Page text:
Yours

DP143725_CRDToday a kid asked me what my religion was, I used to dodge that question, today I just told him.  I don’t know why.

Episcopalian.  I mean Christian.  Episcopalian.  Did you, like, grow up in the church?  Yeah.  My family’s very religious.  He’s Catholic.  Other kid nodded.  He’s Catholic.  I’m nothing.  I mean, I’m a monotheist.  I believe in one God.  Oh.

I am nervous for a student who is performing in front of a huge crowd next week.  Gave me a ticket.  What is this?  I said.  I’m performing.  I didn’t know you did anything.  I do.  Can you come?  Yeah, I’ll be there. Nervous for my student who lives in a shelter, and gets paid to babysit, and is saving up so her parents can go out to dinner on their birthdays, which are close together.  Nervous for my student who was interviewed, suspicion of child abuse, I don’t know what happened.  Nervous for the student I told to be brave, cowards die a thousand deaths, but brave men, only one.  It’s the opposite, actually, I think.

I won’t know how they are this summer, not that I will want to, really, I will, shortly, fall into the deep and peaceful sleep of summer, and my fingers and toes will tingle with remembering myself.

I’m going to this boot camp thing this summer.  My dad is making me go.  But I want to be a Marine, so it’s good to get used to this stuff.

I want to work at a nursing home.  I wanted to volunteer there before, but I didn’t get to.  My grandpa died of Alzheimer’s while I was in my mom’s stomach still.

Can you put your number on these applications?  You’re my reference.  Wait, you were fired from your summer camp job?  No, it just ended.  Well, then, don’t check that you’ve been dismissed or asked to leave a job.  That means fired.  Oh, okay.

Nervous to leave them, it is always hard to let them go. The first kids I let go were my first class of preschoolers, at that preschool all the classes had names, and they were the Triangles and the Astronauts.  I still think about those kids, J, the dark-haired twin who laughed to screaming when I tickled him or when I told him we were having spiders for snack.  B who made me read The Grinch Who Stole Christmas every day for weeks that summer.  B and his best buddy R, always with their arms around each other, side by side, running to the block center to get some building done.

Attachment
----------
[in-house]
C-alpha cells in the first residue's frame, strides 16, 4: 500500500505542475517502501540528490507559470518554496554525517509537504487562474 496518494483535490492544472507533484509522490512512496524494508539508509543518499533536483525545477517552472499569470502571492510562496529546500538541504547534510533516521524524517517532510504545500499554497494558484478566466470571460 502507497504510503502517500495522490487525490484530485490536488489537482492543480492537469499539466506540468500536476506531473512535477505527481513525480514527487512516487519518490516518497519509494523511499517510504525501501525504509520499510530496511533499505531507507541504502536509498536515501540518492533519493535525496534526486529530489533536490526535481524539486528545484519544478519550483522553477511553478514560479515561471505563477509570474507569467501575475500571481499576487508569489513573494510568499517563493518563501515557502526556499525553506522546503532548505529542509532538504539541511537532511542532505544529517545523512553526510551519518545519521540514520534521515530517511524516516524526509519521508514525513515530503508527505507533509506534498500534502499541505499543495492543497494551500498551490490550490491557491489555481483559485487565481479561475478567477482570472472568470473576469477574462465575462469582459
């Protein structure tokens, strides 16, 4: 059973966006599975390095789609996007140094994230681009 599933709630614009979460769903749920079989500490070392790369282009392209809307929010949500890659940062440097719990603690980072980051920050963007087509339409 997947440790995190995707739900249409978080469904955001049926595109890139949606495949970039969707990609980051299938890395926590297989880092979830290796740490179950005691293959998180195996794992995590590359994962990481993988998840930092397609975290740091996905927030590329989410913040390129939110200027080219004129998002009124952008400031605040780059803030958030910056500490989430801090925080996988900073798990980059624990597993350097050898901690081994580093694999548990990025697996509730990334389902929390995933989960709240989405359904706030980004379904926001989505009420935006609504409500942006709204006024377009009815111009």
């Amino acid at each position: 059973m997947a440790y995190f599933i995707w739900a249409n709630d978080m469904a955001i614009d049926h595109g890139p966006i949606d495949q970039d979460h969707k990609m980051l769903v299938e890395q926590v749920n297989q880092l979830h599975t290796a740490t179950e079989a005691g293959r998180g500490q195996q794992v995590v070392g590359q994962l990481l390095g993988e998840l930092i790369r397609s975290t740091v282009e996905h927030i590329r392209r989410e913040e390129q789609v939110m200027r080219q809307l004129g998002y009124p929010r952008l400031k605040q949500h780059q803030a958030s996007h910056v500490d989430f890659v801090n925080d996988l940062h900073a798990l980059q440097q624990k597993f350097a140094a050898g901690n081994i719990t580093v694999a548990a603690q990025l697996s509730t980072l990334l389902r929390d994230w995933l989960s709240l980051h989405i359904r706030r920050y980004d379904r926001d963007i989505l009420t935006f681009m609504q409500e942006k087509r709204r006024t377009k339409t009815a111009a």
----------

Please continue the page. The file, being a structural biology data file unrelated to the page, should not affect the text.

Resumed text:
The kids for whom I made The Coloring Rules, a nonlinguistic guide to marker use in our room.  An uncapped marker with a slash through it.  An arrow showing a marker going back where it lived.

I quit my job at the preschool before I had another because I was so pained by the idea of leaving those kids.  They are so intensely yours, for a while, you are the one they will run to demanding band-aids and how to spell a word, you are so theirs, and then they are not yours at all.

A kid I didn’t know at all happened to be in my room today, and while everyone else was leaving class, I saw he was bending over the trash can.  Everyone else from that class had left already, he was alone there, throwing up.  “You’re okay,” I said.  I got him a chair, some gum, some water, a granola bar, Gatorade.  “Thanks, Ms Schurman,” he said, a bunch of times.  I didn’t know his name.

Image: Returning Home, Shitao, Metropolitan Museum of Art.

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Yer Outta Here

As with many debates in education, the whole thing begins with a problem (too many suspensions), hot button issues are thrown at it to make everyone lose their tempers (racism!), and then everyone weighs in on what should happen, even though most of them have never successfully disciplined a classroom, or worked out consequences with an administrator that were effective.  I have done both.

Suspension is not a punishment, really.  It’s a cooling off period.  For kids and for adults.  When a kid threatens me, makes any kind of physically aggressive move toward me or someone else– then and only then I lobby for suspension.  I don’t always get my way.  Our head disciplinarian makes that decision.